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Schizophrenia spectrum participants have reduced visual contrast sensitivity to chromatic (red/green) and luminance (light/dark) stimuli: new insights into information processing, visual channel function, and antipsychotic effects



Individuals with schizophrenia spectrum diagnoses have deficient visual information processing as assessed by a variety of paradigms including visual backward masking, motion perception and visual contrast sensitivity (VCS). In the present study, the VCS paradigm was used to investigate potential differences in magnocellular (M) vs. parvocellular (P) channel function that might account for the observed information processing deficits of schizophrenia spectrum patients. Specifically, VCS for near threshold luminance (black/white) stimuli is known to be governed primarily by the M channel, while VCS for near threshold chromatic (red/green) stimuli is governed by the P channel.


VCS for luminance and chromatic stimuli (counterphase-reversing sinusoidal gratings, 1.22 c/degree, 8.3 Hz) was assessed in 53 patients with schizophrenia (including 5 off antipsychotic medication), 22 individuals diagnosed with schizotypal personality disorder and 53 healthy comparison subjects.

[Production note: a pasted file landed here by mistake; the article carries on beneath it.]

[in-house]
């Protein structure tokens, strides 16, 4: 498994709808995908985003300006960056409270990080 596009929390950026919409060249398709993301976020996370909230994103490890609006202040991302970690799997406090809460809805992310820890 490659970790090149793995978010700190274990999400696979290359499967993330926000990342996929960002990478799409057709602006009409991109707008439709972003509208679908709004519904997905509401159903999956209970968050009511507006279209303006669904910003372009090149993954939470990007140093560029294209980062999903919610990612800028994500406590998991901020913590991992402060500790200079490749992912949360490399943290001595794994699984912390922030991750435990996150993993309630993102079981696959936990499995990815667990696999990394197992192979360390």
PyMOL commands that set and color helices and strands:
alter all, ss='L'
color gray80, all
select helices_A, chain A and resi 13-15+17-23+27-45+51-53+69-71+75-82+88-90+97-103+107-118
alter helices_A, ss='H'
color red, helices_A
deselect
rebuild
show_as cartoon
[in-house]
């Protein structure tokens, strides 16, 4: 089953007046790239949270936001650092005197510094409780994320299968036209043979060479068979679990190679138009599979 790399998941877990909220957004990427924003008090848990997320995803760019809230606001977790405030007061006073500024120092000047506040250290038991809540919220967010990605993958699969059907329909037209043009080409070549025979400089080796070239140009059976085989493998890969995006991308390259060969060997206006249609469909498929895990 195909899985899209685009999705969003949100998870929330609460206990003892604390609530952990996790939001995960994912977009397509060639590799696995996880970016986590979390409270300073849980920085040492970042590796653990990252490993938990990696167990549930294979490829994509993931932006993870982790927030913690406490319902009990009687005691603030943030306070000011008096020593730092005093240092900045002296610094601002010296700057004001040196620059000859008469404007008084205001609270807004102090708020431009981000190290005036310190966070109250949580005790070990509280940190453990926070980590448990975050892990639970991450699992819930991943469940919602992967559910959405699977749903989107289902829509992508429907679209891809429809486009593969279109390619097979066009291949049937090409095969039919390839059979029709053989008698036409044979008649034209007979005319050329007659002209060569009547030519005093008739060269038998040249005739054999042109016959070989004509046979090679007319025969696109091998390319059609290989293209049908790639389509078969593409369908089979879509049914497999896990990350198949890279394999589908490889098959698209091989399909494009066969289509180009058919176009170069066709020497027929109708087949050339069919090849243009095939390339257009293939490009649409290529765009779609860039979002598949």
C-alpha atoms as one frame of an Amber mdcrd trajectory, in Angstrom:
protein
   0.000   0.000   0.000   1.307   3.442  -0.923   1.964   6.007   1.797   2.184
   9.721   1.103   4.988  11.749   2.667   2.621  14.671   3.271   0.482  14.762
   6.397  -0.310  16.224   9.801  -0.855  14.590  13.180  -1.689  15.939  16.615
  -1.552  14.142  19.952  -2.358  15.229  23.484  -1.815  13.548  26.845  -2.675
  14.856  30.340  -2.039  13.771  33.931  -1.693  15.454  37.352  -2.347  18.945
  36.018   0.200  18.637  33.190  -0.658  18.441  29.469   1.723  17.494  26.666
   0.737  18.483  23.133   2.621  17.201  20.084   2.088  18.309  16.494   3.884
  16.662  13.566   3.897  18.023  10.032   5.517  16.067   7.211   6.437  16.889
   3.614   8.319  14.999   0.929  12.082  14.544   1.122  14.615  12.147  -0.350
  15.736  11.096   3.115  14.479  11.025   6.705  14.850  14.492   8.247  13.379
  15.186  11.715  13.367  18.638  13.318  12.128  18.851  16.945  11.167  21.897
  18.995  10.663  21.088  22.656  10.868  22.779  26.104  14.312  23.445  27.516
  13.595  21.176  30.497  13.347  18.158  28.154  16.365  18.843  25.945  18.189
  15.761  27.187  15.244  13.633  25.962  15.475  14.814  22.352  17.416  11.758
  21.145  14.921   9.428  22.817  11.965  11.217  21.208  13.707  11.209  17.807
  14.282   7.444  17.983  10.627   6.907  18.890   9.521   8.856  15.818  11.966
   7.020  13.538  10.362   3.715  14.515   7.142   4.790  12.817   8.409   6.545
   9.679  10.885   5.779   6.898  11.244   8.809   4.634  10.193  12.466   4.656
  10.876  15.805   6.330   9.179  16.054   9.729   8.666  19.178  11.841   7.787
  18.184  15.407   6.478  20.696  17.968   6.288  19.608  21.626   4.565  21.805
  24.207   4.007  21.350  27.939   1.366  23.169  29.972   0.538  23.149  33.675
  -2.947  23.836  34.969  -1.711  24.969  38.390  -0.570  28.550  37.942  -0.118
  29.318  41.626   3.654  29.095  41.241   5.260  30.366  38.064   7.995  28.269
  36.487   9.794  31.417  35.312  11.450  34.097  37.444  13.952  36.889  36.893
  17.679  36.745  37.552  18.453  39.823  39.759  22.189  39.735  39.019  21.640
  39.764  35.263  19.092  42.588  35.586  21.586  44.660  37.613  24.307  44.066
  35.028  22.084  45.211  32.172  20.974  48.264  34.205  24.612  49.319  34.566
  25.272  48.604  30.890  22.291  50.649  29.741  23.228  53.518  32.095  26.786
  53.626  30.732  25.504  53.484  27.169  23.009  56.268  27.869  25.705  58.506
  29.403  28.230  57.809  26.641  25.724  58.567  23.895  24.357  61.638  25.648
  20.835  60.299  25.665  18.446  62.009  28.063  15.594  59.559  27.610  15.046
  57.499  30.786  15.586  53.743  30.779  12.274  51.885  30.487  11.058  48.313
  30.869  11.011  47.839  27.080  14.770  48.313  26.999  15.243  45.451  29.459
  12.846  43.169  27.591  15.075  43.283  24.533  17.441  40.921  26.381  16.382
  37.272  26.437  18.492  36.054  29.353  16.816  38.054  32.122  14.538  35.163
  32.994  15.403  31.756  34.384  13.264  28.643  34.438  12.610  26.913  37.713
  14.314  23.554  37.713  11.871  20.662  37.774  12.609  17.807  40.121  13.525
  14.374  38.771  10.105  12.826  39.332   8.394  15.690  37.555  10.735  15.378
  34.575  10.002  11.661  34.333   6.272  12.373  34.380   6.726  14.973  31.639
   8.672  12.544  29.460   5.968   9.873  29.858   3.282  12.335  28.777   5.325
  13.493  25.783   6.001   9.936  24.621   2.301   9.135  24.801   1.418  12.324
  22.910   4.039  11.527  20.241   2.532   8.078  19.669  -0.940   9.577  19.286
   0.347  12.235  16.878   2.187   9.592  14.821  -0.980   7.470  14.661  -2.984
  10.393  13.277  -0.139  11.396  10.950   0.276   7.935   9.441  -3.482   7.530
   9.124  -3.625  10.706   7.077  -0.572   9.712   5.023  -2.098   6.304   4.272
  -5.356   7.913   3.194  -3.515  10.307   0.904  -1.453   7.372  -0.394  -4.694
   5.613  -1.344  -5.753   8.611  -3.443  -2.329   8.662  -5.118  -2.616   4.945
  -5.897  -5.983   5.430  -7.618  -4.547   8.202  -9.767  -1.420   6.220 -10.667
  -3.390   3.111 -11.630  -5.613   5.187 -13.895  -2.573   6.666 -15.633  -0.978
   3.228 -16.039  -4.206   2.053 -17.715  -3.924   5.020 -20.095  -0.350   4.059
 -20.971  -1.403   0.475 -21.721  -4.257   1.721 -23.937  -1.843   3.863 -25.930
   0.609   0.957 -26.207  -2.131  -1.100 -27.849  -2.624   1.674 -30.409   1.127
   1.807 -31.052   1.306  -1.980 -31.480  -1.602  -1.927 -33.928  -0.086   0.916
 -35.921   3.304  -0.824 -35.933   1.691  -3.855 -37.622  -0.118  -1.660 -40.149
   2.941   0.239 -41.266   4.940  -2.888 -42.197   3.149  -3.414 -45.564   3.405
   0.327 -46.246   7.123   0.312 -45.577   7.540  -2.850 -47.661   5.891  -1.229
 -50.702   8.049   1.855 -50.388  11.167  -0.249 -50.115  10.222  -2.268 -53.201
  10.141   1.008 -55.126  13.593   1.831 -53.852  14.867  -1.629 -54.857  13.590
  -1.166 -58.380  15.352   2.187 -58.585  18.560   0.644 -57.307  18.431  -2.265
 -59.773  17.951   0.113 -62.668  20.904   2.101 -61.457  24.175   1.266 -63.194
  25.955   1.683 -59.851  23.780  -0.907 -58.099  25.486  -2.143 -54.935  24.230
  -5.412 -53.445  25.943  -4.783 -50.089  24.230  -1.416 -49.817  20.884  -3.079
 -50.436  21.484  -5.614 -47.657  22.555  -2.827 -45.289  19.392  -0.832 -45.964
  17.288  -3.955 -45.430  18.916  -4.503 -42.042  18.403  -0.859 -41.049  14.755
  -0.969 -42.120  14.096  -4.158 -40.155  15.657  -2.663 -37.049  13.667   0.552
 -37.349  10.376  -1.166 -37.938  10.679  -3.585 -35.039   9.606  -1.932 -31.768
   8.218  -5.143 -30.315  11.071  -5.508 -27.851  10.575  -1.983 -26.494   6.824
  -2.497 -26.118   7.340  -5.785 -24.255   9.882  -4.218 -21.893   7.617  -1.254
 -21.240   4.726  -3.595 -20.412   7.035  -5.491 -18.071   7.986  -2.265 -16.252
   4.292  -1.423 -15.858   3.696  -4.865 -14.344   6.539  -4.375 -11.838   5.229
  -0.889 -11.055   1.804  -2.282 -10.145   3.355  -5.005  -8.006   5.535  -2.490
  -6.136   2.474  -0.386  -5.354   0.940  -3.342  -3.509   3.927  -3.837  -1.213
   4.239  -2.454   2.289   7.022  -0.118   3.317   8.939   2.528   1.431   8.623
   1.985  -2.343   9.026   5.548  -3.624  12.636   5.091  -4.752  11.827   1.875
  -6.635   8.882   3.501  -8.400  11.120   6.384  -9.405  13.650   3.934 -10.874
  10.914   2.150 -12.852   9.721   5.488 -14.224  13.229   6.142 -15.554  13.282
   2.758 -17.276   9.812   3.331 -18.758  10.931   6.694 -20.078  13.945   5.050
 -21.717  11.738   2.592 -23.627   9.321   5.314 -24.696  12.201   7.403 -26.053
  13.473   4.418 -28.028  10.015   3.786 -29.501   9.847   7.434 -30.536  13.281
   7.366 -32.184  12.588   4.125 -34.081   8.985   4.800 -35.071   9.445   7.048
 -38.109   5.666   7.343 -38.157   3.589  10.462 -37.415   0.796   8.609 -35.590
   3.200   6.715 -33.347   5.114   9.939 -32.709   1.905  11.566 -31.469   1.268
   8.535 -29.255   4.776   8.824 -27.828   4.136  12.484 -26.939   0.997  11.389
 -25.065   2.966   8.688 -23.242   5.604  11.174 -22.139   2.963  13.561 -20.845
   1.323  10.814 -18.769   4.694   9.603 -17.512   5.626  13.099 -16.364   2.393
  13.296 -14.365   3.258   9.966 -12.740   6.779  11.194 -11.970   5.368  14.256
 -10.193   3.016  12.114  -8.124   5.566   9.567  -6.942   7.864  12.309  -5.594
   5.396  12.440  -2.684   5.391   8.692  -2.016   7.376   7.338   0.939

Schizophrenia spectrum groups demonstrated reduced VCS in both conditions relative to normals, and there was no significant group by condition interaction effect. Post-hoc analyses suggest that it was the patients with schizophrenia on antipsychotic medication as well as SPD participants who accounted for the deficits in the luminance condition.


These results demonstrate visual information processing deficits in schizophrenia spectrum populations but do not support the notion of selective abnormalities in the function of subcortical channels as suggested by previous studies. Further work is needed in a longitudinal design to further assess VCS as a vulnerability marker for psychosis as well as the effect of antipsychotic agents on performance in schizophrenia spectrum populations.

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